Sid grabbed the two cups of coffee from Damon, Ella’s son. She owned the Purple Dragon, but she’d basically retired a few years ago. Her husband, Freddie, loved to travel and she wanted to go with him. She also didn’t need the money anymore since Freddie’s software on dragon tracking had made them multi-millionaires. But she still made Damon work, something he complained about frequently.
“You going to watch Liam fight tonight?” Damon asked.
Sid flinched. He hated the way they talked about it. It wasn’t really fighting, but his son had taken up with the dragon warriors and was often found fighting in the training fields.
“I don’t know. Maybe. You?”
Damon gave a smile that reminded Sid of Ella. “I never miss one.”
“Well, make sure he doesn’t get hurt.” He knew Liam wouldn’t really get hurt. He never did. Well, not seriously anyway.
Damon chuckled. “You know I can’t do that. It’s a good thing you and Aspen can heal him.”
Damon wasn’t kidding. After every fight, Liam came home with cuts and bruises, but he loved it so Sid didn’t stop him. He was seventeen, and Sid wasn’t sure he could stop his son even if he wanted to.
Well, he was king, so he could, but he’d never been a dictator.
Liam was something they never thought was possible. A king had never had offspring. He wasn’t sure what was different with him and Aspen, but they had a child. He’d expected it to just be human, but at two, they’d walked into his room and discovered a small dragon instead of a screaming toddler. Some of Skye and Val’s kids were the same. As dragons they would have matured slowly, not coming to age until about fifty, but their children matured as humans. So even though to him, it felt like Liam was still a little boy, he was nearly a man.
Sid joined Aspen at a small table. The Purple Dragon was crowded, but she’d still managed to find a table.
Two tables over, a wide-eyed ten-year-old boy stared at him. Sid winked, and the kid ducked his head. He was used to being watched and had learned to ignore it.
Aspen took her coffee and inhaled. She was still gorgeous all these years later. He couldn’t believe twenty-two years had passed. She’d cut her hair short, had laugh lines around her eyes, and moved slower than she once had. But she was still a daredevil and went to all of Liam’s fights, cheering him on.
“Why didn’t you tell me about Liam’s fight tonight?” Sid asked, taking a sip of his own latte.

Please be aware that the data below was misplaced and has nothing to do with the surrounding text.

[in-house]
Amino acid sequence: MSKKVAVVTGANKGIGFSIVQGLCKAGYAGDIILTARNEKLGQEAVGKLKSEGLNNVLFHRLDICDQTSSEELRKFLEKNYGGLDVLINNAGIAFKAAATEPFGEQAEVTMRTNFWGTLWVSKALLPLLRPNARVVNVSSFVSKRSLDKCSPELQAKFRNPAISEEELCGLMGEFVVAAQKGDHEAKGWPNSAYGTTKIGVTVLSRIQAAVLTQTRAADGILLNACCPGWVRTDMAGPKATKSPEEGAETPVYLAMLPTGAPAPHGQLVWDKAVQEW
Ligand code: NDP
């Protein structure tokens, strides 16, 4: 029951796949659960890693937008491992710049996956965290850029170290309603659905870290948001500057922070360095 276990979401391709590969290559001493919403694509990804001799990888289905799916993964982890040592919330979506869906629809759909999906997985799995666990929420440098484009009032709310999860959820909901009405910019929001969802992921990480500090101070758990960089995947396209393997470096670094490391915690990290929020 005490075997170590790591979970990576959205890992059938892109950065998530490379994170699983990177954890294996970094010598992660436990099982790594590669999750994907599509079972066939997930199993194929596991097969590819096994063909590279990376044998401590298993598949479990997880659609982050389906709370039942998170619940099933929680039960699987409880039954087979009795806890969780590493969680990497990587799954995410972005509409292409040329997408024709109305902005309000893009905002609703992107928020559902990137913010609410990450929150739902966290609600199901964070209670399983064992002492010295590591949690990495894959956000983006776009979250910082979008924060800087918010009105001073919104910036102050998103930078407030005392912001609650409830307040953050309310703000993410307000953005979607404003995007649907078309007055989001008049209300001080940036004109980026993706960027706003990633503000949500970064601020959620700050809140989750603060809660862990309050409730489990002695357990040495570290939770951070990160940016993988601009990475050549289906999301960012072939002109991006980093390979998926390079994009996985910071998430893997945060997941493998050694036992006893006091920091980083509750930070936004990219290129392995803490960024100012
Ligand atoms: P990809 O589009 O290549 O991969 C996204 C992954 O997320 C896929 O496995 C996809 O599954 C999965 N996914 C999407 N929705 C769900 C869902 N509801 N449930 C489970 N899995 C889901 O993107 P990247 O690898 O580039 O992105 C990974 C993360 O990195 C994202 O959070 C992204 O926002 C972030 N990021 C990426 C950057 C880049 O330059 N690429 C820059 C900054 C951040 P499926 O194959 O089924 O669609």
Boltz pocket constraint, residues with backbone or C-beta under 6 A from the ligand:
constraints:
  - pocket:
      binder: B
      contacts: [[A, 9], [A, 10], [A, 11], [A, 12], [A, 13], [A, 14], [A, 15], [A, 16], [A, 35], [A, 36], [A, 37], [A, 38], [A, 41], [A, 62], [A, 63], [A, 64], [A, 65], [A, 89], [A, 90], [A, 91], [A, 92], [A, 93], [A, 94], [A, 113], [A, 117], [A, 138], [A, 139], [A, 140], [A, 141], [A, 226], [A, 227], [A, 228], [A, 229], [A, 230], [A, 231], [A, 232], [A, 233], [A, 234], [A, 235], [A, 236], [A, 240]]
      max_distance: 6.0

She shrugged. “You don’t like to go.”
“True.” He didn’t like watching them even though the fights were necessary. They had to keep up their skills in the event of another war. The last war had wiped out several dragon races and they couldn’t risk anything like that again. But he hated the spectacle of the matches. Everything with his kingdom was a spectacle these days.
“Besides, I thought you had a council meeting tonight to discuss the search for hidden dragons.”
Sid sighed. There had been stories of dragons hiding out in various places. The most worrisome rumor was about a few surviving arctic dragons, but so far nothing had come of it. He worried that there was a few of them planning revenge. But he and the council had sent a few scouts all over the world.
In general the dragons longed for the day when the sky would be graced with a rainbow of colors again, but they’d only managed to find the fire eggs along with the green and purple ones. Green and Purple were the colors that when combined made up the woodland dragons. They knew very little about them other than they had originally came over from Europe. Of course they had the eggs of the surviving races—royal, river, and underground. But they had yet to find Arctic and Canyon eggs.
All the scouts had reported to him already except the one who’d gone to Europe. No one found anything. This council meeting would be useless.
He hated meetings. Even the useful ones.
The kid was staring at him again.
“Whatcha looking at?” Aspen asked and swiveled around.
The kid ducked again, but this time, his parents noticed. They grinned.
“We should go say hi,” Aspen said.
Sid nodded. He loved kids, but he and Aspen had only had one. Val and Hazel had three, and Skye and Rowan had ten, with another one on the way. Rowan said he wanted to make it an even dozen. It was a madhouse at their home.
Sid and Aspen got up and stopped at the kid’s table.
Sid crouched down next to him. “What’s your name?”
“Do you like dragons?” Sid asked.
Eli nodded vigorously.
“Well, if it’s okay with your parents, how would you like a ride?”
Eli’s mouth fell open and he bounced in his seat.
“Sure, you can go,” his dad said.
Sid followed Eli and his family outside and grinned. This was one of Sid’s favorite things to do.
Life was good.
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